Nine in 10 people would not wear real fur despite it making a comeback on the catwalk, according to research today.
In the poll for the RSPCA, 95 per cent of people said they would refuse to wear real fur and 93 per cent thought products should be clearly labelled as real or fake fur. More than half told the pollster TNS that would not buy an item without such labelling.
The RSPCA, Britain’s biggest animal charity, said it was “disappointed” so many designers used real mink, fox and raccoon dog furs at this year’s fashion shows in London, New York and Milan.
Burberry, Giles Deacon and Julien MacDonald all used real fur at London Fashion Week in February, with Mr MacDonald’s models sashaying down the catwalk in fox and goat fur.
The RSPCA released its poll as it launched this year’s Good Business Awards, which honour food and fashion companies for taking an ethical stance towards animals.
Shelly Vella, fashion director for Cosmopolitan and a judge, said: “One of the downsides to my job is seeing so much fur dominating the international catwalks every season. It was something I believed to be firmly out of fashion but it’s crept back into popularity with a vengeance.”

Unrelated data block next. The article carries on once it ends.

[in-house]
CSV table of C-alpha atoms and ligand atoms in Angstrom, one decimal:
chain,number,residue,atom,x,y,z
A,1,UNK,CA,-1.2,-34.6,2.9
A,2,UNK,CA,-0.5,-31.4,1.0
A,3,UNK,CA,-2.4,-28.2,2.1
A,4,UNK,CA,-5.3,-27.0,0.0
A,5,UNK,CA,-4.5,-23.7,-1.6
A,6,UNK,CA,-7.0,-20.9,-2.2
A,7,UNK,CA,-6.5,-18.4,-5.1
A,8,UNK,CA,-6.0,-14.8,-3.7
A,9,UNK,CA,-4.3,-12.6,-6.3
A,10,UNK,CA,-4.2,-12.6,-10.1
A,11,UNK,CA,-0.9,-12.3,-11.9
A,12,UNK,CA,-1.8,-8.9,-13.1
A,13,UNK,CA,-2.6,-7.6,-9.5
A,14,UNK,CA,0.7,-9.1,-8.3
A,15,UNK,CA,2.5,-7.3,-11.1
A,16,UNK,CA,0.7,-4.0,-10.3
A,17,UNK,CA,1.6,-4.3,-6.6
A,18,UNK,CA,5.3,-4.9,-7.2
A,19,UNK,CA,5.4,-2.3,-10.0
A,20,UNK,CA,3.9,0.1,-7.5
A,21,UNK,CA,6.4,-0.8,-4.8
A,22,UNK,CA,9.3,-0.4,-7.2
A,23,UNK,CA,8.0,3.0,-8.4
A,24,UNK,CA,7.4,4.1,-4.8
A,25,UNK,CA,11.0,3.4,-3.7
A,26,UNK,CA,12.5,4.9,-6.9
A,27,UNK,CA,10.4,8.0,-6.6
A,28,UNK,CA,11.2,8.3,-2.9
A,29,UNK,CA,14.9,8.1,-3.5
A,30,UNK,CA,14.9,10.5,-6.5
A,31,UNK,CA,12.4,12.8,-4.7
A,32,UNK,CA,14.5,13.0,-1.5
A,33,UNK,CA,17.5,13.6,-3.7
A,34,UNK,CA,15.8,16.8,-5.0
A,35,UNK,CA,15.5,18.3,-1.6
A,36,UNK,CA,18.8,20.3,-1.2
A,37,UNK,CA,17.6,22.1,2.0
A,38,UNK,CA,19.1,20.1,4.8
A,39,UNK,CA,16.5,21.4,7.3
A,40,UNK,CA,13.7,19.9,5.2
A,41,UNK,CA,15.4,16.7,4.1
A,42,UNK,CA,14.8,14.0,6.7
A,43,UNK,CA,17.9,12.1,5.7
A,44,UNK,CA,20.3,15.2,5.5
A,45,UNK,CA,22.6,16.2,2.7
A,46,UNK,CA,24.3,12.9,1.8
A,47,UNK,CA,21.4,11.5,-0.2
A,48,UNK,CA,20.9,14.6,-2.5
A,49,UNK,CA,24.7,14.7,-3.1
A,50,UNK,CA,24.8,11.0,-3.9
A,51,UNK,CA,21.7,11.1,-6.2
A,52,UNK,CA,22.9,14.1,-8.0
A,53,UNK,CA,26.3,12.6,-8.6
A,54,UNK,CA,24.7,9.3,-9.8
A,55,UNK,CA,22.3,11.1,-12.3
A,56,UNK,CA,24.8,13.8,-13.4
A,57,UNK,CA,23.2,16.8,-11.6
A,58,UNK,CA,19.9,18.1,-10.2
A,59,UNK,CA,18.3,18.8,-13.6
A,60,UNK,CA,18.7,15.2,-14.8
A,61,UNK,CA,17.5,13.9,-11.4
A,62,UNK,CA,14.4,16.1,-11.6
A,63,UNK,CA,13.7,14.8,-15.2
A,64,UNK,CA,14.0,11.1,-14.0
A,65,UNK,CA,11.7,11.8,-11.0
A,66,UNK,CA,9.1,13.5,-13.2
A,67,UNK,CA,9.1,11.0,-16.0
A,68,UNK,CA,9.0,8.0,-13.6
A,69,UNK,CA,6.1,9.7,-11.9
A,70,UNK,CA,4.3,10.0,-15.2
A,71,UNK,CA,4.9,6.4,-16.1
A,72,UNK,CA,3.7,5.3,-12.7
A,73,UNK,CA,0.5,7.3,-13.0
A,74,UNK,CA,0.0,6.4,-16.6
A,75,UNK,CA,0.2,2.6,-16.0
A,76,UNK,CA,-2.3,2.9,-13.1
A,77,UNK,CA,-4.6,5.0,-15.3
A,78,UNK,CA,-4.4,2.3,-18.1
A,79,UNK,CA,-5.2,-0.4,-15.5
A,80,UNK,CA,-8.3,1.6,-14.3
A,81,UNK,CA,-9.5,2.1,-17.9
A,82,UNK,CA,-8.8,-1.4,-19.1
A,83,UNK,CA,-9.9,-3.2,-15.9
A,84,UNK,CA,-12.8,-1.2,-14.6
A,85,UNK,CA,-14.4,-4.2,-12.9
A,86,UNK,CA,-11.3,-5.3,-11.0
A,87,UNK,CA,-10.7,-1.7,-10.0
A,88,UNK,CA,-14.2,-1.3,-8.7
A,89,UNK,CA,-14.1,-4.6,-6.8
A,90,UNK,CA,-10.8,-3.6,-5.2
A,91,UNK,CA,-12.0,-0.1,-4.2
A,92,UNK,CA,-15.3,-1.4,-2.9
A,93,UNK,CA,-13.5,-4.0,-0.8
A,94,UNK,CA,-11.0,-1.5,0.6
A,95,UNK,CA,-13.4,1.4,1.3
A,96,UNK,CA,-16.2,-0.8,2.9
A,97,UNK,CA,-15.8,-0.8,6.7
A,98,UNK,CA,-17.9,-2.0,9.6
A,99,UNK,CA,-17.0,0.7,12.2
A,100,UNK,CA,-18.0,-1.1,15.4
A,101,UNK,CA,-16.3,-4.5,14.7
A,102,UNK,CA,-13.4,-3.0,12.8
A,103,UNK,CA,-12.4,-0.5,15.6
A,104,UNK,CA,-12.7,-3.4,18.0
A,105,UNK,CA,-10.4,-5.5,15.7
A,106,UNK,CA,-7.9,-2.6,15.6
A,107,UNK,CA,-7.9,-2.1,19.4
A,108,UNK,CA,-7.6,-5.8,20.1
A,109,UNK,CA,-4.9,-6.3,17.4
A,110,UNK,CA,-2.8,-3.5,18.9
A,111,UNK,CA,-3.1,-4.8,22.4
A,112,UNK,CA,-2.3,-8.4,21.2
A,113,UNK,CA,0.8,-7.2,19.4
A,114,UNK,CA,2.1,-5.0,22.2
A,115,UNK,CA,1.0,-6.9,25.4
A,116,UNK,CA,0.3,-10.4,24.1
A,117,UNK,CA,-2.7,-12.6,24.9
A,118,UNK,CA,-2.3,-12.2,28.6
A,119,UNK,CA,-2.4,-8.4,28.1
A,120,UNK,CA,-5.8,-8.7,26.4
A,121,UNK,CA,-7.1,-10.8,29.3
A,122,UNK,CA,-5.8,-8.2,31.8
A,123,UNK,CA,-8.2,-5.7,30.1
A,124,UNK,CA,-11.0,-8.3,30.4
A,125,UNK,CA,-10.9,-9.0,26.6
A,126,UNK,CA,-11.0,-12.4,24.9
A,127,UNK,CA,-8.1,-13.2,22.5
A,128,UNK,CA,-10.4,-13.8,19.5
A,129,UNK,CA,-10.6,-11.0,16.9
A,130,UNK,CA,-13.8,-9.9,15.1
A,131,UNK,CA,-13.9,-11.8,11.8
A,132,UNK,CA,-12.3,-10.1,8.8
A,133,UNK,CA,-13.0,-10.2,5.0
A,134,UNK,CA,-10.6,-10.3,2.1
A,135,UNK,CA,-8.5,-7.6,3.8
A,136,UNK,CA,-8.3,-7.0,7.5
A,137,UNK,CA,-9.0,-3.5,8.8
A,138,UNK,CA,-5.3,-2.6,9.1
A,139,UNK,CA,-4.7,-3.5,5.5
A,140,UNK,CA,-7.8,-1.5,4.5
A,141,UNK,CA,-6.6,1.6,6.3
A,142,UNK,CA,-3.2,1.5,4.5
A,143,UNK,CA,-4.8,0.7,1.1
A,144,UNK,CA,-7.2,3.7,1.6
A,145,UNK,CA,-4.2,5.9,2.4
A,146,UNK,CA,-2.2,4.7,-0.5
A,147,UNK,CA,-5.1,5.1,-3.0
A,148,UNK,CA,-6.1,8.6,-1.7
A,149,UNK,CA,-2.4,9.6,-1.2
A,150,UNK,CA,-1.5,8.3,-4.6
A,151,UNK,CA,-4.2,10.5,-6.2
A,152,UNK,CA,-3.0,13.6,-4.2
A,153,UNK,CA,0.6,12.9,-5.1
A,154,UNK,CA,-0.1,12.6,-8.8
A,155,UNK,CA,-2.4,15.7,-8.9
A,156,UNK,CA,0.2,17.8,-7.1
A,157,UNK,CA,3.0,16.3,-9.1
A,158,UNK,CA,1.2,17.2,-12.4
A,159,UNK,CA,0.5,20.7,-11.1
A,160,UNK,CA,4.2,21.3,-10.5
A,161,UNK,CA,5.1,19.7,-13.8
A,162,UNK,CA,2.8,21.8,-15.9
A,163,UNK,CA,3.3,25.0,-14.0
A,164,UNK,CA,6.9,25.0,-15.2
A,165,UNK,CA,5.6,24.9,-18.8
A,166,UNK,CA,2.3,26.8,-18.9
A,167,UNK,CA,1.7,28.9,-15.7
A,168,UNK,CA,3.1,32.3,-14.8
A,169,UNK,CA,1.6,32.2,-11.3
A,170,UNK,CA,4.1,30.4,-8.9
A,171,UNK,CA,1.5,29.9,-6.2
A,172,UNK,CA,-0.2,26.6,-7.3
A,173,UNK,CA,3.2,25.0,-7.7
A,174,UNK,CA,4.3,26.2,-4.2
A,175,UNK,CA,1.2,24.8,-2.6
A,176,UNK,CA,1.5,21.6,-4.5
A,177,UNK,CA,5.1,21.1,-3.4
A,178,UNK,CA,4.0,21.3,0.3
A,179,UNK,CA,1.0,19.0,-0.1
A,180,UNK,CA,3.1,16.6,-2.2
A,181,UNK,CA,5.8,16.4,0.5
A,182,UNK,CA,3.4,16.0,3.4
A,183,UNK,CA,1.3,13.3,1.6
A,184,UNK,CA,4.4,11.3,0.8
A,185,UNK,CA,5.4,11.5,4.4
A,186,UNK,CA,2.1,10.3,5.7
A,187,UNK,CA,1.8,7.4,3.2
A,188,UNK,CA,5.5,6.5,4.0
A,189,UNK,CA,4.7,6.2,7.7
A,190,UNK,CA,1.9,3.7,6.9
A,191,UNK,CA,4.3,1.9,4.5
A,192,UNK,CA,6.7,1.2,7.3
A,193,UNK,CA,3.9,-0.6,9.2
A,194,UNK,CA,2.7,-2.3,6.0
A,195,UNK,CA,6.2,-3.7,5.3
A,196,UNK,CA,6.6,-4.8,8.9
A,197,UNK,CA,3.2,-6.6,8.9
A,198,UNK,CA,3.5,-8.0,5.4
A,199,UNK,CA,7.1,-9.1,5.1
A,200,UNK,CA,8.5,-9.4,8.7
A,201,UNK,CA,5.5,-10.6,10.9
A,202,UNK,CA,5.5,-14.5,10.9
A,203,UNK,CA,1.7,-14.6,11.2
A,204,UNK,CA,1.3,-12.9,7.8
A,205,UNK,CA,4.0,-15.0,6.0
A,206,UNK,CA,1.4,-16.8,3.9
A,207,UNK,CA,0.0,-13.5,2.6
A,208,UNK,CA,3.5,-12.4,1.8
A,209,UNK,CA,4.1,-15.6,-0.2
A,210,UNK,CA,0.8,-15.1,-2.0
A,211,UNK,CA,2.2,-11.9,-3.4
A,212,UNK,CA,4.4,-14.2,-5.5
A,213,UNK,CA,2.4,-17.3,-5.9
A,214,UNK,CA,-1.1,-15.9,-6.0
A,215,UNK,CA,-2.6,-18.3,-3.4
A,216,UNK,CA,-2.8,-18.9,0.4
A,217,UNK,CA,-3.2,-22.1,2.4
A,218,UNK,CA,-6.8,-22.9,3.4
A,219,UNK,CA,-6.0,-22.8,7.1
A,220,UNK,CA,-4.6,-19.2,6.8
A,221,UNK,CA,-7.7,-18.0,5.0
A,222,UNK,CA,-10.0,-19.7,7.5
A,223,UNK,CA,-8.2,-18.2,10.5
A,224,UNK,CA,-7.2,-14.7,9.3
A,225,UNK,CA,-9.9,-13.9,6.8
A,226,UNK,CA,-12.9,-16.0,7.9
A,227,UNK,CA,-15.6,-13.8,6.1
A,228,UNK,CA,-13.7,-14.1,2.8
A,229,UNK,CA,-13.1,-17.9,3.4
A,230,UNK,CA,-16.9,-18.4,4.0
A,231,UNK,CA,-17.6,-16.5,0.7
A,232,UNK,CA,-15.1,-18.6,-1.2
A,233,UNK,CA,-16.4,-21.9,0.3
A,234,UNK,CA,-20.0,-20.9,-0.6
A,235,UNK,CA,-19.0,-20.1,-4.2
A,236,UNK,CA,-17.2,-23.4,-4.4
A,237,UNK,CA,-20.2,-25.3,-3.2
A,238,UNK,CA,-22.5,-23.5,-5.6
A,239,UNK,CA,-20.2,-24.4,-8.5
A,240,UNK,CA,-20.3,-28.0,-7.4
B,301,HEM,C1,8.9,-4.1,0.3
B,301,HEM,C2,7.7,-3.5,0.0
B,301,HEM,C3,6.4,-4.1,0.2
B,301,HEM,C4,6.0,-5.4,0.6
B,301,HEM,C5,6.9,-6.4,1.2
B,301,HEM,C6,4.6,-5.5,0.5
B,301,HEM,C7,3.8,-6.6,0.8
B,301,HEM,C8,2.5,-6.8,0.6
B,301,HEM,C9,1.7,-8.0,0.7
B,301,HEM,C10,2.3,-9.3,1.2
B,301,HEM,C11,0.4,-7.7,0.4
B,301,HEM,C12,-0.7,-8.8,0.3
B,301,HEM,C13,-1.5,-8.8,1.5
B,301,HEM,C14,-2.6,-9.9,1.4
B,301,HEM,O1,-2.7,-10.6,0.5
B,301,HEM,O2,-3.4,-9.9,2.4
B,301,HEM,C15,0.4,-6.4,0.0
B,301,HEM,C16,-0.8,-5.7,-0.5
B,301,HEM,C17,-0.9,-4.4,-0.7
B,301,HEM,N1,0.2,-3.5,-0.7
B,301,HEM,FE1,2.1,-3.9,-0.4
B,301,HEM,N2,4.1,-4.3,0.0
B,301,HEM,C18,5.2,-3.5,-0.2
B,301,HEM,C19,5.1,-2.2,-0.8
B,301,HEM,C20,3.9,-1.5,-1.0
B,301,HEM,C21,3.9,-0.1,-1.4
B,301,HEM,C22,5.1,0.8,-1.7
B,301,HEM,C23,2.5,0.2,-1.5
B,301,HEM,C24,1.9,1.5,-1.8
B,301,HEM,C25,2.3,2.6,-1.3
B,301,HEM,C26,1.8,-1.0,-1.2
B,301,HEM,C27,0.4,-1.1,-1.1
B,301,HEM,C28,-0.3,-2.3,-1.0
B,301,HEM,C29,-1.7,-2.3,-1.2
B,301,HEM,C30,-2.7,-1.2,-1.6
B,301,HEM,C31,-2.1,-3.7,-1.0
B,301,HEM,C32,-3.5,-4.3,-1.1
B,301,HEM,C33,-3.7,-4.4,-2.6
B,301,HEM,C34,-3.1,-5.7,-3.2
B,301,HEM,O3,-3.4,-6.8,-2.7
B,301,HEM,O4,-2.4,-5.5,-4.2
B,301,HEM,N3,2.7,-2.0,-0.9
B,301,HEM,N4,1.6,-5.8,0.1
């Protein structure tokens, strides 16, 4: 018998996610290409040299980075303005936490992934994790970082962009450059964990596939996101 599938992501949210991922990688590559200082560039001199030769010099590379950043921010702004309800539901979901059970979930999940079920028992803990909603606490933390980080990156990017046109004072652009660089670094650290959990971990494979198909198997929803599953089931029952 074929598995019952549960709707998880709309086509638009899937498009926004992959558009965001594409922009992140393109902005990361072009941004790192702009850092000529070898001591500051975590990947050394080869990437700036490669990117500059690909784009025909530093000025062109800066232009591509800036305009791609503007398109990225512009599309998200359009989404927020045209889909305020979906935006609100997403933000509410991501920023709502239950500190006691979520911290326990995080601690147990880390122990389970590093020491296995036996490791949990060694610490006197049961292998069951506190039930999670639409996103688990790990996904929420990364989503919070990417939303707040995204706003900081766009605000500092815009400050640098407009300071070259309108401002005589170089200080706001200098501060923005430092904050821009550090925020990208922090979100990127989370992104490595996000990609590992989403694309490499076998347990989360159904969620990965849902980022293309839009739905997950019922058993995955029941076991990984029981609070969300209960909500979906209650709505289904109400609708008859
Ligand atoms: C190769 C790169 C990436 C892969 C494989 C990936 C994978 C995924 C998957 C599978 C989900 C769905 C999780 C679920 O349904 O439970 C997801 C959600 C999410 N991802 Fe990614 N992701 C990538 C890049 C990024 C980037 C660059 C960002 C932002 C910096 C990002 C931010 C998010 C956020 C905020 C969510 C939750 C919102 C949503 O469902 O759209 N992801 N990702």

At last year’s event, awards were given to New Look, George at Asda, Marks & Spencer, Sainsbury’s and the organic box scheme Abel & Cole.
The Co-op won the People’s Choice award, sponsored by The Independent, for improving welfare for farm animals, including using only free-range eggs in own-brand food.
For the first time last year, Government statistics revealed in February, 50 per cent of UK eggs were laid by cage free hens, up on 45 per cent the year before.
Alice Clark, RSPCA farm animal scientist, said: “The RSPCA believes that all hens should be kept in properly managed free-range or barn systems. We are encouraging those in the food retail sector to introduce and improve their animal welfare policies and to enter the food category of the Good Business Awards.”
Entries are open for this year’s awards:
Caterers - event and contract
People’s Choice supermarket
Supermarket innovation award
Judges: TV presenter Richard Johnson; Andrew Opie, food policy director at the British Retail Consortium, independent food consultant Dr Geoff Spriegel and Professor John Webster, professor emeritus of animal welfare at Bristol University.
Small Company (249 employees or less)
Large Company (250 employees or more)
Judges: Lisa Armstrong, fashion editor of The Times, designer Wayne Hemingway, and Shelly Vella, fashion director of Cosmopolitan magazine.